At some point in our lives most of us will have heard someone say, “don’t be so pessimistic,” or “Stay positive. Be optimistic.” And well, in some cases you might need to hear that and even abide by it. But as it turns out, a recently published study has found that an optimist might not be cut out for becoming an entrepreneur.
The study published in European Economic Review was conducted by the University of Bath, the London School of Economics and Political Science, and Cardiff University. They tracked people who went from paid employment to setting up their own business venture, and found that business owners who had above average optimism earned 30% less than those with below average optimism.
But why? Optimistic people are setting up business that in reality have no possibility of making money and achieving financial success. And other research from the UK supports this. Only 50% of businesses survive their first five years.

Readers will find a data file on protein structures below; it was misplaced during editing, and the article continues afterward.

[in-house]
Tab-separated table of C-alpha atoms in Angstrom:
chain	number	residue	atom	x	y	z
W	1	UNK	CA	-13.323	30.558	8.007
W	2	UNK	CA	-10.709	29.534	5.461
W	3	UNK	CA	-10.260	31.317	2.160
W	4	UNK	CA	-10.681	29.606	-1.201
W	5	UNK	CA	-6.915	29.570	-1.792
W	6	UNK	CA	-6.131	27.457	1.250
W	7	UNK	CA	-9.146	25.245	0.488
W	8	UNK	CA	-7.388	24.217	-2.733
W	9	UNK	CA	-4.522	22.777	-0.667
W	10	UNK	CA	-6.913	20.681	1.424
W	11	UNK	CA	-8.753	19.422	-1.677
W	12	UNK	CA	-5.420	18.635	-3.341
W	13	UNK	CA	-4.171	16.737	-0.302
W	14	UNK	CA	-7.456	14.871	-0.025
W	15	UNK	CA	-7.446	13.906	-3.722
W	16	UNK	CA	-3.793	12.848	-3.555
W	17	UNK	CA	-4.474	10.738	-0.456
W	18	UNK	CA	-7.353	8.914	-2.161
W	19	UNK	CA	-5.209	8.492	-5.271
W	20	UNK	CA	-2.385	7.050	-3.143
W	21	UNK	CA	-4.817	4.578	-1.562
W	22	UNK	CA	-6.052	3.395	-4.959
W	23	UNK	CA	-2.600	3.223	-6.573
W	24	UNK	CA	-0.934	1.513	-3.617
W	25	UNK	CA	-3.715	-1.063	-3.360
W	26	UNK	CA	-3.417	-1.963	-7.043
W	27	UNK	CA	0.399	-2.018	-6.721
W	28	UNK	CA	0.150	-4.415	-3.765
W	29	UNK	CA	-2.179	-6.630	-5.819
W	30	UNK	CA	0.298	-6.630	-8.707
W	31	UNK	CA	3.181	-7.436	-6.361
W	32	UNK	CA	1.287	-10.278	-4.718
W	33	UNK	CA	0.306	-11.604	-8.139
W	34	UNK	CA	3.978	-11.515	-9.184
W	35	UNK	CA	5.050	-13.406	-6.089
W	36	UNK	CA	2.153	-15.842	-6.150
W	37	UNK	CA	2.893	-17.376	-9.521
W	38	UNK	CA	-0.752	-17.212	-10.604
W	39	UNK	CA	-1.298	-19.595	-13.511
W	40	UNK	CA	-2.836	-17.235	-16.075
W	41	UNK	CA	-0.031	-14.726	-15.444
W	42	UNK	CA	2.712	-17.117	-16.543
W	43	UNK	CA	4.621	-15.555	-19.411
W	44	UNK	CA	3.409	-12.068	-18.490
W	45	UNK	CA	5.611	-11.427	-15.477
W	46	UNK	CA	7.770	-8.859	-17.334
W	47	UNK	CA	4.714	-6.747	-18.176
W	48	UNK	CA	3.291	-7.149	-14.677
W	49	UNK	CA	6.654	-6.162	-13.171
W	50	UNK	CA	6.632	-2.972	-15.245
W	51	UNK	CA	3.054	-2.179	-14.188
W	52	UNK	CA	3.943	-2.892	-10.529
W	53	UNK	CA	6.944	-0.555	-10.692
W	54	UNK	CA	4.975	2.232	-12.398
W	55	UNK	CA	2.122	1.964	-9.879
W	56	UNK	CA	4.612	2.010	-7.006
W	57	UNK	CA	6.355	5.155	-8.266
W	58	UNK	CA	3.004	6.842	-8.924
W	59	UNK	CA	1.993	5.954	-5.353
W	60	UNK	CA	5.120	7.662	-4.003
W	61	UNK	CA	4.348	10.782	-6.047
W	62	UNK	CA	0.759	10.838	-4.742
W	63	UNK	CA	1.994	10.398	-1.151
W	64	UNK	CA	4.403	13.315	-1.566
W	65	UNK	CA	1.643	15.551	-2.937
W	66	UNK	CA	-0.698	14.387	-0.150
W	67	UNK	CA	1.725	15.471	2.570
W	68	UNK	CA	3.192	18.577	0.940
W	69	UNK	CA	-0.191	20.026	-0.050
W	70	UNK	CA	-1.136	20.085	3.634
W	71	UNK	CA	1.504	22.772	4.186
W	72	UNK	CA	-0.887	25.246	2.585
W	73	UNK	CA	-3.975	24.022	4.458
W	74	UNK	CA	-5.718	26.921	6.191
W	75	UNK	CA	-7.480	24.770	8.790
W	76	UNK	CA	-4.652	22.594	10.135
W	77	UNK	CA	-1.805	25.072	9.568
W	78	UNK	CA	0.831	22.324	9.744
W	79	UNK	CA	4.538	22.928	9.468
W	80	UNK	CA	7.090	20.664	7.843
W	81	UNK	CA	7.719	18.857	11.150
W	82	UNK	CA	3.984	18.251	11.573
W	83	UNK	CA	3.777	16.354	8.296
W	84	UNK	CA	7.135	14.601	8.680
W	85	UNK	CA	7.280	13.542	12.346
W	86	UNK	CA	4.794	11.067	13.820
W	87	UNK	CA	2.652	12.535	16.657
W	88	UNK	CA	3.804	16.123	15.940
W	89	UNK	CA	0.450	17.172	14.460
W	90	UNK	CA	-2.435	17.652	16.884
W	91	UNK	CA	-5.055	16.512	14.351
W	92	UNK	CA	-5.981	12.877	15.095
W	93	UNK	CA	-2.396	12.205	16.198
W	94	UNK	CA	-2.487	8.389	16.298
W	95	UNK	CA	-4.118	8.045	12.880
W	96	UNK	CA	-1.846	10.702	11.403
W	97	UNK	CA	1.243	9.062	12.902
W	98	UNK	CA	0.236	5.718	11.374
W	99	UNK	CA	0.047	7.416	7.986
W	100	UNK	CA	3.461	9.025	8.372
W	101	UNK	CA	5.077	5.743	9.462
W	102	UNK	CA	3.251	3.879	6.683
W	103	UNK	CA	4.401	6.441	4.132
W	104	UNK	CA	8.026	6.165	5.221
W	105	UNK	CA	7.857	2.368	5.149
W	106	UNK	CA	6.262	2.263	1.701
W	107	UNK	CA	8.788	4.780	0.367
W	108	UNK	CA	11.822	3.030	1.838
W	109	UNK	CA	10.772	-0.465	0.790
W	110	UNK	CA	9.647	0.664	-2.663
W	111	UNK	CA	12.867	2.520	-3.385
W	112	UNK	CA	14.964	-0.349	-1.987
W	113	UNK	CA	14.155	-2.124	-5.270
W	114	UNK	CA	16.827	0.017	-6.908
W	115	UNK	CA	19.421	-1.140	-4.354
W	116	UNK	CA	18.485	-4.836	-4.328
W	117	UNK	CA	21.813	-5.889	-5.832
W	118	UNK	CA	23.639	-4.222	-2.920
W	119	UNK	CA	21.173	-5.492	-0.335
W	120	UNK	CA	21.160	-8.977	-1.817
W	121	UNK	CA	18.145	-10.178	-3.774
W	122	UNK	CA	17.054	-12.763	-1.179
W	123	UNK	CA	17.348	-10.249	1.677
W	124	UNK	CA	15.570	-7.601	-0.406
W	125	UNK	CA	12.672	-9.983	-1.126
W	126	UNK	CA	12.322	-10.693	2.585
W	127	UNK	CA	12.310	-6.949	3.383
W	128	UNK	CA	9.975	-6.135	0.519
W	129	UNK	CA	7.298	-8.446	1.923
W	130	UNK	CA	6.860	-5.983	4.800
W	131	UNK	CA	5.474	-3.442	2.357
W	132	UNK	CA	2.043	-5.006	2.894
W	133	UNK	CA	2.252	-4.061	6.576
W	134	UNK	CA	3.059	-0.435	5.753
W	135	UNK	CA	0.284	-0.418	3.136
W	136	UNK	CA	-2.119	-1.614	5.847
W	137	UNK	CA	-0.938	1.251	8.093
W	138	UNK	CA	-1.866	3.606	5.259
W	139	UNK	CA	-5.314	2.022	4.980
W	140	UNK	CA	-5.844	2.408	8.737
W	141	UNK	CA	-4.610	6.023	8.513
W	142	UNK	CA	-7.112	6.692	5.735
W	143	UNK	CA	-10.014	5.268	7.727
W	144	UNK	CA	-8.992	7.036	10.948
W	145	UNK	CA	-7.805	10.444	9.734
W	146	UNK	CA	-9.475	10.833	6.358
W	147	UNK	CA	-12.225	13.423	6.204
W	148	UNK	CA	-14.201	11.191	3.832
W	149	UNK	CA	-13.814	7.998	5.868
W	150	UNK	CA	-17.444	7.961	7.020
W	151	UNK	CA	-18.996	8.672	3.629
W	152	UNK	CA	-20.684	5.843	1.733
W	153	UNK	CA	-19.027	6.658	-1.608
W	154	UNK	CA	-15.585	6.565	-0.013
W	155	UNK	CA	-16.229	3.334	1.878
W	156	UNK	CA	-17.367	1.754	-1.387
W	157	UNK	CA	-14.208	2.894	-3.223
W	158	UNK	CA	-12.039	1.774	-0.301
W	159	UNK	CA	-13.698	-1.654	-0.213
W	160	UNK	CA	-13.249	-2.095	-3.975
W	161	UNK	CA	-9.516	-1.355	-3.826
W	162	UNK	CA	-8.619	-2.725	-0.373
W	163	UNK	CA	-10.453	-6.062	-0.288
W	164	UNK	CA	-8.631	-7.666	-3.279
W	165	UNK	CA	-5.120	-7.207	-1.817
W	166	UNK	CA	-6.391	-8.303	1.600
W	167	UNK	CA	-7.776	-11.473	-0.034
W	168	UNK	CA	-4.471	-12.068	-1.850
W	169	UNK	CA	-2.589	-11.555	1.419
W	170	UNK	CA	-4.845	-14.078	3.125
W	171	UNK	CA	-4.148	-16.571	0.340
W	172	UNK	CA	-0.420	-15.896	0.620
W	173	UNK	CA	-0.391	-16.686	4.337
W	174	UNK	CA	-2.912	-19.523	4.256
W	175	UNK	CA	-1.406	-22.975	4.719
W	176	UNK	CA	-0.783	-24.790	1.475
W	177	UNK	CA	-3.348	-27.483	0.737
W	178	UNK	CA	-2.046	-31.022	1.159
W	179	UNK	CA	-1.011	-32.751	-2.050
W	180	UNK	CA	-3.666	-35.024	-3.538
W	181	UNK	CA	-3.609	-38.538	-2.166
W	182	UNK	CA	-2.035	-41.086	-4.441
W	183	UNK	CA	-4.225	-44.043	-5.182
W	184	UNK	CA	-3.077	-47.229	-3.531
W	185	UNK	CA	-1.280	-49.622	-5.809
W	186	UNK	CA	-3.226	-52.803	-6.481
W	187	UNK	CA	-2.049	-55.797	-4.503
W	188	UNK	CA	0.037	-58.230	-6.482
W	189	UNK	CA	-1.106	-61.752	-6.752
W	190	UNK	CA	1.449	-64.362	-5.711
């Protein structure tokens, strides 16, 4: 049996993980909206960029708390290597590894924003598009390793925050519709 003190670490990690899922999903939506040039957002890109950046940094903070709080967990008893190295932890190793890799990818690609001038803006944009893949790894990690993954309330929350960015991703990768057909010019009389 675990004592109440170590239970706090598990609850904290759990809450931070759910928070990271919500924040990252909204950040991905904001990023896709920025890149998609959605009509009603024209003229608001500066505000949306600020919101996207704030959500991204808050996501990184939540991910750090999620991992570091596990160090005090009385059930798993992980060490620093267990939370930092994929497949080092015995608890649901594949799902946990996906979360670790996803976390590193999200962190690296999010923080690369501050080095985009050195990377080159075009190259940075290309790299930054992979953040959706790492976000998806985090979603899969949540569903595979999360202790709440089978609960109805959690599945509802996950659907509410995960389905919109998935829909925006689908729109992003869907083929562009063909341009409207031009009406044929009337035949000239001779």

Studies report that 80% of people are overly optimistic. Which is great, for the most part, especially considering it will most likely enhance performance, increase ambition and motivate other people to co-operate with you.
If you are a realist or a pessimist though, you are less likely to dive into ventures that are unpromising. And if you thought the bad news was over, you’re wrong. According to ScienceDaily, on average, entrepreneurs earn less, work longer hours, and take on more risk than those in paid positions.
“Our results suggest that too many people are starting business ventures, at least as far as personal returns are concerned. As a society we celebrate optimism and entrepreneurial thinking, but when the two combine it pays to take a reality check,” said Dr. Chris Dawson, an Associate Professor in Business Economics at the University of Bath’s School Management.
“Every episode of the BBC’s Dragon’s Den provides examples of such wishful thinking. Pessimism may not generally be seen as a desirable trait, but it does protect people from taking on poor entrepreneurial projects.”
So next time you’re watching Dragon’s Den and you think you’ve got the next best thing cooking in your brain, think again. When you overestimate your probability of doing well and underestimate your risk of failure, you inevitably set yourself up for the latter.
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